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Engineer by day, rock 'n roller by night - with Kezia Lloyd
An engineer by day, musician by night, Kezia Lloyd was a 2020 ACE Emerging Leader finalist. Head of Specialist Services at WSP, she leads up a team of consultants responsible for acoustics, fire, facades, and sustainability. Kezia is a promising young leader in the engineering and consulting sector. We caught up with her recently to ask her about her leadership style and what makes her tick.
Kezia, I hear you're into rock 'n roll?
Like many acoustic engineers, I'm a musician. I've always enjoyed music, and in my younger years, I played the cello, piano and sung, I even took up the double bass for a year. The cello became less transportable as I got older, and I took up the ukulele and guitar. When I was in Sydney, I teamed up with some of my colleagues and formed an 80s covers band!
What made you enter the 2020 Emerging Leader Award?
My director at work asked me to put forward people I thought would be appropriate for the award. One of my colleagues approached me when they realised I met the requirements for entry.
It's a nice feeling when my peers think my leadership is of a standard that would give me a chance of success in what turned out to be a strong field of applicants.
Talk us through the entry process
The process itself wasn't complicated because, as a specialist consultant, compiling a report is very much within my wheelhouse.
However, the introspective nature of the process and looking back at the projects I had undertaken from a management perspective was fascinating.
It took a bit of time to complete the entry. I'd forgotten about many of the management roles I've had in the past 12 years! That process turned out to be a welcome trip down memory lane in the sense that reviewing my career gave me a chance to evaluate a lot of the things that I'd done, the good and the bad, and then consider how far I had come over the years.
What prompted you to take up engineering?
I've probably always been an engineer.
I was that kid who'd fix things around the house, like the letterbox.
The real 'ah-ha' moment was when mum said I was suited to engineering because I was good at math.
When I think back, there was no other career path that I seriously considered. So no prompting, no last-minute decisions, engineering was it for me.
What do you remember about your university days?
I remember spending a lot of time in the mechatronics lab tinkering with circuit boards and endlessly coding. I also remember the strong friendships I made in this period of my life that I still have today.
What do you like about engineering?
I love the creativity and problem-solving of engineering and the fact that no two projects are alike.
An engineer has to come up with answers to problems that, at times, have a variety of different solutions, and you have to take into account a multitude of factors.
Many of the best outcomes require creativity, which is an element of the job that non-engineers might not understand. Engineers spend a lot of energy being creative and documenting their ideas.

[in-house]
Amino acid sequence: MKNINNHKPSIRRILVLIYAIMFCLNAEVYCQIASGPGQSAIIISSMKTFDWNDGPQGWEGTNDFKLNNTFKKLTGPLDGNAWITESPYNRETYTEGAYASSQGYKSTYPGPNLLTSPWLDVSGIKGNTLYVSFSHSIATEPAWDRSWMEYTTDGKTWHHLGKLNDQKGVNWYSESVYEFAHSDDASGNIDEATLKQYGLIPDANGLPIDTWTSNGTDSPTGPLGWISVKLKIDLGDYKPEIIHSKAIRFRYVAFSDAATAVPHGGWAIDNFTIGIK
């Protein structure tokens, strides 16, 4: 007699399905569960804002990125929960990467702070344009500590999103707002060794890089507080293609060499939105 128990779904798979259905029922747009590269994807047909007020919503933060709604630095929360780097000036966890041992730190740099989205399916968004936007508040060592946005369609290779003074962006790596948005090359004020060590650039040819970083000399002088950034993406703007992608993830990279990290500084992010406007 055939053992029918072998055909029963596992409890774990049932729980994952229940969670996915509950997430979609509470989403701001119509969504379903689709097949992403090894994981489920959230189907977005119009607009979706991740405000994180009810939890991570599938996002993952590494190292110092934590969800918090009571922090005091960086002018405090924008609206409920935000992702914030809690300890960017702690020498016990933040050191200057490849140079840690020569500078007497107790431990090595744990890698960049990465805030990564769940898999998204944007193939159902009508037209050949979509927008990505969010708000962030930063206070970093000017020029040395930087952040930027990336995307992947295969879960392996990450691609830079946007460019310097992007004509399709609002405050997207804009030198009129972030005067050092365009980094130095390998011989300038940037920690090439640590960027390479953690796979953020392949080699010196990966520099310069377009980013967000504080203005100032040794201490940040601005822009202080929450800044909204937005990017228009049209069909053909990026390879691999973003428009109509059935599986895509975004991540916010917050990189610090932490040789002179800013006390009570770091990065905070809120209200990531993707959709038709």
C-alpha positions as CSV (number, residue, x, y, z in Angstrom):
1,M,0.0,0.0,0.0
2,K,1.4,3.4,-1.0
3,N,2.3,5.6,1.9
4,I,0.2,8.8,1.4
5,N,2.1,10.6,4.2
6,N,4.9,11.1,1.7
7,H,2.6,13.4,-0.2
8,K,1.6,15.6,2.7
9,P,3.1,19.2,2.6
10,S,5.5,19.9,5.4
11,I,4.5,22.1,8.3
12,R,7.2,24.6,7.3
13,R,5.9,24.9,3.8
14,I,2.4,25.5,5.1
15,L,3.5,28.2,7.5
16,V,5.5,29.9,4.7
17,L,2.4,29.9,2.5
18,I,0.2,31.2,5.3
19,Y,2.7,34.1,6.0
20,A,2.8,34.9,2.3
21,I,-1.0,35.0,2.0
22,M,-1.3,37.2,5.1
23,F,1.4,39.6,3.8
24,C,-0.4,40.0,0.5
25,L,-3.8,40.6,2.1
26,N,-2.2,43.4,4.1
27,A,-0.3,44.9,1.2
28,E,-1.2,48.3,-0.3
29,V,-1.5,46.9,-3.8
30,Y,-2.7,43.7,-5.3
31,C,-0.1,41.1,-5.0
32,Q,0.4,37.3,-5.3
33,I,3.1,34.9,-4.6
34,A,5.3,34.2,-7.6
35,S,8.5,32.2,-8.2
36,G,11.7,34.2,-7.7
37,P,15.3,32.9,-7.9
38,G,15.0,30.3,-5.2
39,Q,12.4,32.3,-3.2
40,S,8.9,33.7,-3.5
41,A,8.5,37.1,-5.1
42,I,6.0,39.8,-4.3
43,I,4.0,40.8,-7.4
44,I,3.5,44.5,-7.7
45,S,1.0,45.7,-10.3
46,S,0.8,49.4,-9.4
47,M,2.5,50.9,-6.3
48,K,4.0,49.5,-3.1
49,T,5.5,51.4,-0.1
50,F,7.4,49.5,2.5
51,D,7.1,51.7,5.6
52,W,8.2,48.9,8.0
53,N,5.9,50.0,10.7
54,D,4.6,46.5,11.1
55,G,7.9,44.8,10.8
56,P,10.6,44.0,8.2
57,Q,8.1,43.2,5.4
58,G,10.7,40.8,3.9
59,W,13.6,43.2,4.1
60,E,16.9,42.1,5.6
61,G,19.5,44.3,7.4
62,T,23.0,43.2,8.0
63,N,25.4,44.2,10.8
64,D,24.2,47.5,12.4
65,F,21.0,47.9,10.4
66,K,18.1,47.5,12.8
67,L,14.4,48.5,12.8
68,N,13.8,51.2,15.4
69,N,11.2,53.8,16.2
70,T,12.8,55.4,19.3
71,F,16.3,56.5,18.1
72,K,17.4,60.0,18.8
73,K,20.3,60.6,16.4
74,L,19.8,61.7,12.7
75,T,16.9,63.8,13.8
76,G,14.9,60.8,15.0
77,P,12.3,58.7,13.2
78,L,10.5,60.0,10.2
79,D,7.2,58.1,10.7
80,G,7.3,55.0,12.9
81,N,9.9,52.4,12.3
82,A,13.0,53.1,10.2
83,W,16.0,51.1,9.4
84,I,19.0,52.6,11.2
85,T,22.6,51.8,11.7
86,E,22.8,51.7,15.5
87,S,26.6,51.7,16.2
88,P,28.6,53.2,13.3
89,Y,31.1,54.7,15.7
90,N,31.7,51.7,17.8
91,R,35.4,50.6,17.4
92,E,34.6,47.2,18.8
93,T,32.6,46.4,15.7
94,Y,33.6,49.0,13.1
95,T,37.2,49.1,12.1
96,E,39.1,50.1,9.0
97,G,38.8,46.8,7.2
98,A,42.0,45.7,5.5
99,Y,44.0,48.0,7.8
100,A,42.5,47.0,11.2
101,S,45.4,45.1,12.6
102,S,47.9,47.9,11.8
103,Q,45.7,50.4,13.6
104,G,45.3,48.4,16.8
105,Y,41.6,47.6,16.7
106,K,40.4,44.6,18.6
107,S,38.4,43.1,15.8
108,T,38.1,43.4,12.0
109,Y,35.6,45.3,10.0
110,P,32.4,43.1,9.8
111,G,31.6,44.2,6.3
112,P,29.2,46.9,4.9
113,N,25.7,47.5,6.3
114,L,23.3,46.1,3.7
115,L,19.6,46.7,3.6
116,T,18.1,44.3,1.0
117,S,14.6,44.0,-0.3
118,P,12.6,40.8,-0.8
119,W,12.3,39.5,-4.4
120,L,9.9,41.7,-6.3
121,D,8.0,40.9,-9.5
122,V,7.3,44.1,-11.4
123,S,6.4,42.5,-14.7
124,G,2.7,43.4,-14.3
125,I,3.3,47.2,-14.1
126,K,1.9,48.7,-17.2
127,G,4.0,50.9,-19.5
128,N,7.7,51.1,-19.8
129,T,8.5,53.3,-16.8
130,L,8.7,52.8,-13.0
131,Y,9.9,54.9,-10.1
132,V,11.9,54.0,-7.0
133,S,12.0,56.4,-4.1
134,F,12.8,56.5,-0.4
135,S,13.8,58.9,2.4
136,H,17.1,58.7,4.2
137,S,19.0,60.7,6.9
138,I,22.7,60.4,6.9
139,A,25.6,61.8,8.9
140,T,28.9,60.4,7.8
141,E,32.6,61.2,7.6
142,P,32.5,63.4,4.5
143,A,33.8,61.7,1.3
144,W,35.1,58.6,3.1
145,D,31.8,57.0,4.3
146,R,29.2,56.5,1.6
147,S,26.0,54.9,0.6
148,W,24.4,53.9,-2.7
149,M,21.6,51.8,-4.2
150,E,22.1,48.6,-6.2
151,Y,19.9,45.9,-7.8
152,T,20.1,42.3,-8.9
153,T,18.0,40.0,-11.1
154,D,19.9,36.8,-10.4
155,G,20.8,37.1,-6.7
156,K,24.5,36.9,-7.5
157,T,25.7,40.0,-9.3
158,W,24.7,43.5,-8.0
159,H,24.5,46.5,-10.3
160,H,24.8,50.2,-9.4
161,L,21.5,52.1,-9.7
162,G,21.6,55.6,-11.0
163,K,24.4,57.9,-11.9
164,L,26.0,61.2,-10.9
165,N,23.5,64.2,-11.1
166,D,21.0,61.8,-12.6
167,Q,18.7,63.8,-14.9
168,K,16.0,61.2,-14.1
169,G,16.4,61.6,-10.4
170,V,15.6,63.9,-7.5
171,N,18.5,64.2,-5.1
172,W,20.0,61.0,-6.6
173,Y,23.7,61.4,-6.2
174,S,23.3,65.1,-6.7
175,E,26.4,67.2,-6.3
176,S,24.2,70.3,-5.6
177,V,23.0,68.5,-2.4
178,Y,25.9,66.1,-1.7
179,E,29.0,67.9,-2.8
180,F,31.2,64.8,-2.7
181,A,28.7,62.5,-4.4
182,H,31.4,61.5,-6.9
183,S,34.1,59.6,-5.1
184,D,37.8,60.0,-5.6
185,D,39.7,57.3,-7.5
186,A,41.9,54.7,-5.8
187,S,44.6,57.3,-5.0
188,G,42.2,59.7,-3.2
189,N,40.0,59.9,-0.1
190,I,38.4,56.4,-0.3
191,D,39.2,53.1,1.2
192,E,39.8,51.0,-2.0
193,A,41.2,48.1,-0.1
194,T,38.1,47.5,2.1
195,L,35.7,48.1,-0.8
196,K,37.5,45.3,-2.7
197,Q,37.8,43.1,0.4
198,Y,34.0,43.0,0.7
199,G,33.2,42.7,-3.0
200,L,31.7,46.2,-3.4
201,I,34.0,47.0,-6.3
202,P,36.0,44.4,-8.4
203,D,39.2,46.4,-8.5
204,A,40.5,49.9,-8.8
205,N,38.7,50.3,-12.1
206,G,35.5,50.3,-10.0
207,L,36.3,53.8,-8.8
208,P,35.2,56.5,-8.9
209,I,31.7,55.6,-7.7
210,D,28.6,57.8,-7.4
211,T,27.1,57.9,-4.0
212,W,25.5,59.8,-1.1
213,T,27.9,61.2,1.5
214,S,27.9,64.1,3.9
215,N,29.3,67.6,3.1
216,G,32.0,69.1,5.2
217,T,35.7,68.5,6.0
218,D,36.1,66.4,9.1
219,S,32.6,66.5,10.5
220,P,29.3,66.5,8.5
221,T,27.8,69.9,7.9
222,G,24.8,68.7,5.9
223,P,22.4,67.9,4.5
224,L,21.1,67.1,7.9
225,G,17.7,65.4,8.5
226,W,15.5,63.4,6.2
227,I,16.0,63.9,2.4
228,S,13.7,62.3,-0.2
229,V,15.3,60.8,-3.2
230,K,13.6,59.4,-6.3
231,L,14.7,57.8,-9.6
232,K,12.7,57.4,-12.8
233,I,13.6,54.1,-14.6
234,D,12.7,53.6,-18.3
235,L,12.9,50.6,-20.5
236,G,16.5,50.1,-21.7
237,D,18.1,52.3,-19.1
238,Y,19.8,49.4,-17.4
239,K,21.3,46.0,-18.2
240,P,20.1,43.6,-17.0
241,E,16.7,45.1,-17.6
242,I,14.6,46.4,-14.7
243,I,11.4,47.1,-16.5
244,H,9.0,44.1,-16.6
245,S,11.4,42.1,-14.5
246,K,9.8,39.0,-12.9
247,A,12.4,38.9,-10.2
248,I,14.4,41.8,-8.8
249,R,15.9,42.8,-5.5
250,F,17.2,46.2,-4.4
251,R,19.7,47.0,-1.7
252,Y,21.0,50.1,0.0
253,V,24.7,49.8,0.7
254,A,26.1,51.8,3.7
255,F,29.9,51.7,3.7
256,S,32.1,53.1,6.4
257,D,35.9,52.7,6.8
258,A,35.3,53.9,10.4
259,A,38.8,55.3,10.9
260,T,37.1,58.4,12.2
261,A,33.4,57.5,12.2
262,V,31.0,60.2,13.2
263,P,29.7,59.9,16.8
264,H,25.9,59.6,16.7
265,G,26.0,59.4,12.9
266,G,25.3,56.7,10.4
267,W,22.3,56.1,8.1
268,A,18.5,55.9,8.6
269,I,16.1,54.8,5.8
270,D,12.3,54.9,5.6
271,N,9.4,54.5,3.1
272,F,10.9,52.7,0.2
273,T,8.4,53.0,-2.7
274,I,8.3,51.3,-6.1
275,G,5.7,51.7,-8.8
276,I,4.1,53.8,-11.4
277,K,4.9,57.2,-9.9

What are your favourite types of projects?
I've worked on a whole bunch of projects, but my favourite ones are large-scale developments. These projects allow me to sink my teeth into a multitude of challenges and spend time analysing the problems and developing a solution. Early in my career, I went to the UK, where I was lucky enough to work for a company that put me onto projects based in the Middle East. They were all super-sized compared to anything I had worked on in New Zealand. As an engineer with all of two years' experience, I set to work on six buildings in the King Abdullah Financial District in Riyadh, Saudi Arabia. The buildings were multi-story, mixed-use towers and I remember thinking this was an extremely complex project. It was undoubtedly a much larger project than anything I had been involved with up to that point in my career. I then moved to live and work in Australia and again was involved in some large projects.
Did you gravitate towards a management role, or was it a deliberate step on your part?
It was a natural step and happened over time. I started with WSP in Australia in 2012 as the second acoustic engineer employed to the company. The intention was to grow a sizable acoustic engineering team that would match the business's scale, and over eight years, we grew the team to over 30 people. When a team grows in that manner, there is a bubble effect that allows you to show your management aptitude. The team gradually grew, and I eventually became the Associate Director leading WSP's acoustic engineering operation throughout New South Wales and delivery in New Zealand.
What are some of the challenges you face as a leader daily at WSP?
As a leader and manager at WSP, I can cut across many disciplines.
I'm responsible for the identification of opportunities and development of these into services we can deliver. The most challenging aspect of my role is to juggle the critical work elements to ensure they're prioritised in my daily schedule. There are plenty of things that require attention across all of the disciplines I cover and giving them all the time and care they deserve is always very tricky.
What's your advice to anyone who was thinking of entering the Emerging Leader award?
My advice is to give it a go. The awards entry process is about being confident and putting your best foot forward. You should use the experience as an opportunity to reflect on how far you've come as a leader and where you want to go. Just getting into a leadership role can be a long and winding path, so be confident and give it a go.
Entries to the 2021 Emerging Leader Award open in March. To enter, you must be nominated, start thinking about it today. You could be the next winner or finalist. Find out more about the Emerging Leader Award